Mistakes to avoid if you want to take blogging seriously

When I was invited to speak on a panel in London over the weekend about blogging, Sarah sent us four topics that would be covered…



When I was invited to speak on a panel in London over the weekend about blogging, Sarah sent us four topics that would be covered during the talk.

In order to ensure I was fully clued up, I wrote posts about each of the topic on the train down to London and decided to create a mini-series of blog posts to help you take your blog to the next level.

The posts are:

Mistakes to avoid if you want to take blogging seriously

Most bloggers will go into blogging pretty blind. Unless you’re already aware of the potential opportunities around making a blog into a business, it’s probably not something you’ve spent tons of time looking into.

Many bloggers start out blogging as a hobby, then later they realise that’s a little more than just posting pictures of lipsticks and dresses.

When I first started my blog, I didn’t realise how many brands were wanting to collaborate with bloggers.

I assumed that PR samples and sponsored posts would only get sent to the biggest bloggers, leaving those like me day dreaming of opportunities such as reviewing items and even getting paid.

It’s not actually as unattainable as you think.

All you need is the right attitude, determination and ability to network and communicate.

Though there are mistakes that can be made along the way.

Most of these mistakes come from that fact that we’re just normal people that decided to start a blog one day.

We have no idea about marketing, about creating an audience, about writing sharable engaging content and zero clue about the technical side to running a blog.

But if you want to make blogging into a career, or even start working with brands and earning a bit of money – you need to get yourself clued up. And quick.

1. Not understanding the law around disclosure of sponsorship.

Though this has become something that’s been highlighted recently, with the ASA implementing the new rules that on YouTube, you must disclose a sponsored post as such by indicating it in the title, there are still people out there that don’t fully understand the implications of not disclosing.

If you receive payment for a post, you must disclose it within the post IF the brand dictate the content of the post.

Which is where things get complicated, so it’s best just to disclose all content – not only for the rules around advertising and sponsorship, but to keep your integrity and be 100% transparent to your readers.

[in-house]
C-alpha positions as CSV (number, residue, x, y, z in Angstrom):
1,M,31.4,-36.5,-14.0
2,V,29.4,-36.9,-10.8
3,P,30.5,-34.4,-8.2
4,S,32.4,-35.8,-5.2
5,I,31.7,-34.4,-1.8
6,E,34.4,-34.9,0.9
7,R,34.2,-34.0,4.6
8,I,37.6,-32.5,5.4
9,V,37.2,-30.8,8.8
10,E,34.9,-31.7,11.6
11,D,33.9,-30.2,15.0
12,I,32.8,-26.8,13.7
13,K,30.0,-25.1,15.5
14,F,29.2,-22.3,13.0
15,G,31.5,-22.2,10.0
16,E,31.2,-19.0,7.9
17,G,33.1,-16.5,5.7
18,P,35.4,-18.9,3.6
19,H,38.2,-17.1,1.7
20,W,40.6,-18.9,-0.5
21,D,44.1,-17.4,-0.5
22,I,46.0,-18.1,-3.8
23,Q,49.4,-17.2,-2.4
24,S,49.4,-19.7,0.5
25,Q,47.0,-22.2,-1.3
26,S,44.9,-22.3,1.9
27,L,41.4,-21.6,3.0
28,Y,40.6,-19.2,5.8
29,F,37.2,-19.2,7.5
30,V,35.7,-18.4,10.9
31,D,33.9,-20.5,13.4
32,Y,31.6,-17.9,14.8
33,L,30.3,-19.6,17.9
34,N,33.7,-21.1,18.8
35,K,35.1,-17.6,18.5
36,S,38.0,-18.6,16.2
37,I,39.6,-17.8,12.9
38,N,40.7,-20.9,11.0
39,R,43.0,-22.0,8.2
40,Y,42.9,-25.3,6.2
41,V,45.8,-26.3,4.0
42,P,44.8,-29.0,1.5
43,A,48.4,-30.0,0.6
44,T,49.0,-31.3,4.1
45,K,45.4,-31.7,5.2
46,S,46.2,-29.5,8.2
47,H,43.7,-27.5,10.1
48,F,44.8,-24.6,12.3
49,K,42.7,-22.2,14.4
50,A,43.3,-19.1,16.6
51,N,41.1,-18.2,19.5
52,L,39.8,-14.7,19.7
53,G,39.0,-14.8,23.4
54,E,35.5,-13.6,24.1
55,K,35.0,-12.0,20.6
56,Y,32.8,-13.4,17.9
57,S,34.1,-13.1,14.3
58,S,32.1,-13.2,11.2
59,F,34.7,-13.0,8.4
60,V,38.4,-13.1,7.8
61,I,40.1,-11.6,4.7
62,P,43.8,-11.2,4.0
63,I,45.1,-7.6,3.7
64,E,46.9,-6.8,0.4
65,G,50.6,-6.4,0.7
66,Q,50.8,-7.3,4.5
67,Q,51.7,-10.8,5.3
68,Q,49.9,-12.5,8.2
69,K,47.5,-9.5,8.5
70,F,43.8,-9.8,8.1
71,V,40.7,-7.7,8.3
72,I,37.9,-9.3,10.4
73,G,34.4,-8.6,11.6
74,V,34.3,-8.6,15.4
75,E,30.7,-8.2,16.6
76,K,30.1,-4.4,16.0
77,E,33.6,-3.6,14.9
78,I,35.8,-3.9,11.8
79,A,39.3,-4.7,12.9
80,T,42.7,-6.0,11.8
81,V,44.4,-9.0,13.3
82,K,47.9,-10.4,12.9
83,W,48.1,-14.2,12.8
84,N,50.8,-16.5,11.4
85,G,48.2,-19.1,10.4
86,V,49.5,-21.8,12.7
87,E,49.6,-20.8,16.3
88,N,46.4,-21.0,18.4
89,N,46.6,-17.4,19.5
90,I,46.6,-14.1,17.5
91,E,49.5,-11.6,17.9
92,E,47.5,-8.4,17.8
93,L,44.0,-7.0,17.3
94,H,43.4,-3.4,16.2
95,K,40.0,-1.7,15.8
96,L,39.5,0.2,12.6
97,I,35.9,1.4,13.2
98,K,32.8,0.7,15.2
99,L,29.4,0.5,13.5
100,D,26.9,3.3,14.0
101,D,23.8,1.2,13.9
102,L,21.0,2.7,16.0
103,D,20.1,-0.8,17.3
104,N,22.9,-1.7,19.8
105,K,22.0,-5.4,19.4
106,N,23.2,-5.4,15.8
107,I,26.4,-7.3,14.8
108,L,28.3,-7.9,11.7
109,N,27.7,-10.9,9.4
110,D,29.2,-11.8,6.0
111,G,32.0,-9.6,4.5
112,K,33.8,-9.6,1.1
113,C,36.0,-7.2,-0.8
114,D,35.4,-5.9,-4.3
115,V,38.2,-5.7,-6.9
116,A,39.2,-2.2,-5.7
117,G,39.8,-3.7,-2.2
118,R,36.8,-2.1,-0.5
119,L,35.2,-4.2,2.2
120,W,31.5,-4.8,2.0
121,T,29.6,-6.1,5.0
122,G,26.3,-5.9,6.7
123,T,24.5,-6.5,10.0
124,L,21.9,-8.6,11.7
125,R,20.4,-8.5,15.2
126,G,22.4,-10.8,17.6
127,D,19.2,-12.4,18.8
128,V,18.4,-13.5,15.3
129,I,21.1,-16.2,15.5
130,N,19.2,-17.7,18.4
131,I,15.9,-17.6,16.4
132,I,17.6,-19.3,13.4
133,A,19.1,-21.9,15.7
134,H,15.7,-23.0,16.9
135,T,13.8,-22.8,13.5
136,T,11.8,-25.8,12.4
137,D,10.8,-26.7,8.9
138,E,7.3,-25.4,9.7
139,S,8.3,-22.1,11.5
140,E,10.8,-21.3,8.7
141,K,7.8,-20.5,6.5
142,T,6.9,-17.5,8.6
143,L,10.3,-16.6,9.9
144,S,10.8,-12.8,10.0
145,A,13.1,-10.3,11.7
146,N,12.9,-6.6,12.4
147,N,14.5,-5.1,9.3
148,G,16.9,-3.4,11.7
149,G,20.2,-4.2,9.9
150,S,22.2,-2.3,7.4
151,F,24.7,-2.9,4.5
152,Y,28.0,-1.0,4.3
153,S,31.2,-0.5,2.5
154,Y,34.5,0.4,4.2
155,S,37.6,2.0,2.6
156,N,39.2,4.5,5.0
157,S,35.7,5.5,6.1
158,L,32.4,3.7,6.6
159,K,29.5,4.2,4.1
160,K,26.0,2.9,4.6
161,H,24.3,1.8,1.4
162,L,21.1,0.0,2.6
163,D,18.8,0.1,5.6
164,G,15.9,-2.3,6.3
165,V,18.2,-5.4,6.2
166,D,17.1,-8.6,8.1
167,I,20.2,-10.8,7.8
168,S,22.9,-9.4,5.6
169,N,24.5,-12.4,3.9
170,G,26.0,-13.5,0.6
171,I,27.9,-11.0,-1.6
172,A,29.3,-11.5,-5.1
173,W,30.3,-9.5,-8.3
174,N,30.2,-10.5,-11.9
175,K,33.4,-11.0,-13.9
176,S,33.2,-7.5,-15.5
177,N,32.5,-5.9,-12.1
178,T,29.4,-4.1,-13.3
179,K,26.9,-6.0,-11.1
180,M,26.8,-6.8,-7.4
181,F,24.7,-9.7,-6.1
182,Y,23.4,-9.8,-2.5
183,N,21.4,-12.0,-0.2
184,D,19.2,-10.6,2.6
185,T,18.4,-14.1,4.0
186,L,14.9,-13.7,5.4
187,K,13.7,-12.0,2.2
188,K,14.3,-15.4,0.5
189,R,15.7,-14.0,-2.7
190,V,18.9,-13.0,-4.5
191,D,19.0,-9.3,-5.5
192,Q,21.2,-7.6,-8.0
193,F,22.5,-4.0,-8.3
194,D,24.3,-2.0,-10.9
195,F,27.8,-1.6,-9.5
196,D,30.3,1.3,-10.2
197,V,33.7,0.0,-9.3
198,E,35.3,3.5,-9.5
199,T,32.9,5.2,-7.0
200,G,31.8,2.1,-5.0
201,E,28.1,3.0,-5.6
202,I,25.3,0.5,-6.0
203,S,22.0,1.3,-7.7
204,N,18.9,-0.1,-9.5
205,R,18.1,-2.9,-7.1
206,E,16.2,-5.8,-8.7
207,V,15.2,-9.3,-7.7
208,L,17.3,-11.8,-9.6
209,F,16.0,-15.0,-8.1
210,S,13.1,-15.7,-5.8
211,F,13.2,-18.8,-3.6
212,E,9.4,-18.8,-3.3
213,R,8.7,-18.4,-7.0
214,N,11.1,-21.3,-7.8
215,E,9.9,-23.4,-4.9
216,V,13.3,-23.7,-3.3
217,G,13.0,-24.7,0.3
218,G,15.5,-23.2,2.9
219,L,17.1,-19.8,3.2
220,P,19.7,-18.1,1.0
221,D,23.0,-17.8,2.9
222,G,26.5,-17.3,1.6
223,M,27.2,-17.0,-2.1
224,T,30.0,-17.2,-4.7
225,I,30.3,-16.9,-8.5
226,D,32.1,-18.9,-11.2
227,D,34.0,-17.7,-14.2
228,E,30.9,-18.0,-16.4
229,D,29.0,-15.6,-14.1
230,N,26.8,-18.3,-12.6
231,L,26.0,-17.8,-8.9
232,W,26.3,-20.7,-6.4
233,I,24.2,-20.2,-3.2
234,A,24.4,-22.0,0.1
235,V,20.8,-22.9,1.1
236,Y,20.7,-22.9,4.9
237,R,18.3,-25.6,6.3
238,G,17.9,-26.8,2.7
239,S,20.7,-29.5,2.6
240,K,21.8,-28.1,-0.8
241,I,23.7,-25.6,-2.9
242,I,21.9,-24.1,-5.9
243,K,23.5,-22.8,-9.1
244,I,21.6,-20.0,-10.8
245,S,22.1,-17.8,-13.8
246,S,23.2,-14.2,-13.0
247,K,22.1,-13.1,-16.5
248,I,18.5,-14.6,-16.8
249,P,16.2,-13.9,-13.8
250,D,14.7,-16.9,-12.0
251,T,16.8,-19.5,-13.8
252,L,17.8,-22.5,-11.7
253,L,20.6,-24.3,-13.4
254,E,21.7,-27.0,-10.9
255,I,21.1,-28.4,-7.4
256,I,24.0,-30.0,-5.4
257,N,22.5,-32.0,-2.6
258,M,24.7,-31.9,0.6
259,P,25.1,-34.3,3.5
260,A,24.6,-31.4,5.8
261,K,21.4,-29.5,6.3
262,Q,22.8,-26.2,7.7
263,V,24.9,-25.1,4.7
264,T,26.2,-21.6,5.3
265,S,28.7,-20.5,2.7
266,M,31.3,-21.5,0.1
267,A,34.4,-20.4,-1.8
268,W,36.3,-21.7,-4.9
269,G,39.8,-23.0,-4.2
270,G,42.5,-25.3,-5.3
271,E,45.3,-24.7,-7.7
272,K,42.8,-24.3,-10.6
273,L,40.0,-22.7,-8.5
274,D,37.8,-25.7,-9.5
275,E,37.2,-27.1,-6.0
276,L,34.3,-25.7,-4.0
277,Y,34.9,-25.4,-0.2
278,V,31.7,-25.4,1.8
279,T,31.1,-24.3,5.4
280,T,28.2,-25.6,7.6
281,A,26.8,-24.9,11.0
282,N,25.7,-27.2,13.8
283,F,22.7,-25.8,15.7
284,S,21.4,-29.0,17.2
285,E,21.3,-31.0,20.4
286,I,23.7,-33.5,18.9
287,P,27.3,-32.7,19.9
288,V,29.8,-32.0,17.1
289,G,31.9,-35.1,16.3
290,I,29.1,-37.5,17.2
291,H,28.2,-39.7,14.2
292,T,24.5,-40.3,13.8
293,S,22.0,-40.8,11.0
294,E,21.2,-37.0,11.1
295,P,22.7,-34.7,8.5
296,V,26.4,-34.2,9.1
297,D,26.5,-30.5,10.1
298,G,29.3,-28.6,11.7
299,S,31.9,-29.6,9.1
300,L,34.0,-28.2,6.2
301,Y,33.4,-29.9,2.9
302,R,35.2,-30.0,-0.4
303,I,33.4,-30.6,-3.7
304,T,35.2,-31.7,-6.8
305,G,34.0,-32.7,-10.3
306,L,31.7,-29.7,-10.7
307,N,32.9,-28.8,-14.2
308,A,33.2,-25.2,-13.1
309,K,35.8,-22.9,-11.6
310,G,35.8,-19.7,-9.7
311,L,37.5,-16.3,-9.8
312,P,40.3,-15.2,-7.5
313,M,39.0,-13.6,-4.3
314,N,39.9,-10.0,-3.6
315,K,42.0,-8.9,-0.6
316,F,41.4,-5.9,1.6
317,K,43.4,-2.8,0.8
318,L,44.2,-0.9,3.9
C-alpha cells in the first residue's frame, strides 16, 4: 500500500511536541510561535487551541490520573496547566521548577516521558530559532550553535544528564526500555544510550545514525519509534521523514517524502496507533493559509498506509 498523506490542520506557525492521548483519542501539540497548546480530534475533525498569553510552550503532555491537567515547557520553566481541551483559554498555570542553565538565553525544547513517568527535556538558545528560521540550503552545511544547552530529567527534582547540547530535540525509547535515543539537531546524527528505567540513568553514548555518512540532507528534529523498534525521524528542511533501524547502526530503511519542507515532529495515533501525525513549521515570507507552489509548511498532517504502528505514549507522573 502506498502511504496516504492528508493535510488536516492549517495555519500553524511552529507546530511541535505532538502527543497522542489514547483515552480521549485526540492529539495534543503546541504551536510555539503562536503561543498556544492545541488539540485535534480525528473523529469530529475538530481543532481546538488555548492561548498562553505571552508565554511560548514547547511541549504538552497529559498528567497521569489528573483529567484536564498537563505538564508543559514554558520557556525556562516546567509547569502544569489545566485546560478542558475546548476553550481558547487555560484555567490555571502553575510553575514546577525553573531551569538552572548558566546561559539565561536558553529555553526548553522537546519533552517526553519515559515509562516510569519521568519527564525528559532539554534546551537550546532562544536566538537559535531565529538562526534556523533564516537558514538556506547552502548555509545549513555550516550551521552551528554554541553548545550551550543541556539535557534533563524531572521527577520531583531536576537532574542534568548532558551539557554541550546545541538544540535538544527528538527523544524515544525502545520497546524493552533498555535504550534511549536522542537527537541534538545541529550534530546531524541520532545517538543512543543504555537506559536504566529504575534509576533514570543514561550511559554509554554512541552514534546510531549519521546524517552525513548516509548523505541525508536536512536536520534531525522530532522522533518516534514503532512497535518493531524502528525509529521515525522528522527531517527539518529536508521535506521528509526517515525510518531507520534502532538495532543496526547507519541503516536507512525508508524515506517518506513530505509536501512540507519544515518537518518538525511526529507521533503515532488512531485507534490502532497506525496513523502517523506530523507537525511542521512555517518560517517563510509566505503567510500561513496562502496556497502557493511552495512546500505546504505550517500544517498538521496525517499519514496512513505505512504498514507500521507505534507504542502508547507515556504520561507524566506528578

While tempting to not disclose when brands ask – you need to ask yourself if it’s worth it if you are caught out. All it takes is one person to report a brand asking bloggers not to disclose and you can find yourself in hot water.

You can read more about the advertising code here and read about advertising features and control of content here.

2. Not understand copyright laws around images.

I was at work a few weeks ago and a girl had a photo of my place of work on a print out.

A photo that I had taken and posted on Twitter. I joked with her that I had taken the photo and she didn’t have permission to use it. She joked back to me saying she found it on Google images so it’s probably them I need to complain to.

A lot of people don’t understand the law around the use of images.

It’s often a mistaken thought that Google images is a library of pictures that are free to use.

Google images is just a search engine, that scours the web to find images that are related to your search query. These images are from websites, from social media, from blogs.

The image the girl I work with found had been pulled from the Twitter page of my works account – which I manage.

Taking images that are not yours can get you in trouble and can come back to haunt you.

Even if you posted a picture two years ago, you never know when a photographer might search their image in an image search engine and find your blog post – then send an e-mail asking for payment for the use of their work.

It isn’t as uncommon as you think and unfortunately, there are some people that will take advantage of peoples ignorance around this to make money.

Read my post on legally using photos for more information.

3. Not knowing when to say no.

It’s exciting, isn’t it? The first time you get an e-mail asking if you’d like to work with a brand. I remember my first e-mail. It felt like a massive milestone for me.

Don’t let the excitement cloud your judgement and do be aware that there are some brands or websites that again, will try and take advantage of your innocence by trying to:

  • Influence you to write a post for them with nothing in return.
  • Offer to pay a very small amount for links.
  • Offer low quality products in exchange for blog posts I links.
  • Want you to write posts as a competition entry.

Do read my post on when to say no to blog sponsors for more information

As a rule of thumb, if it make you feel icky, then don’t accept.

It is important to remember that sometimes it’s worth it to write for free. If you’re new to blogging, don’t have a large audience or want to network with a brand – you should consider accepting.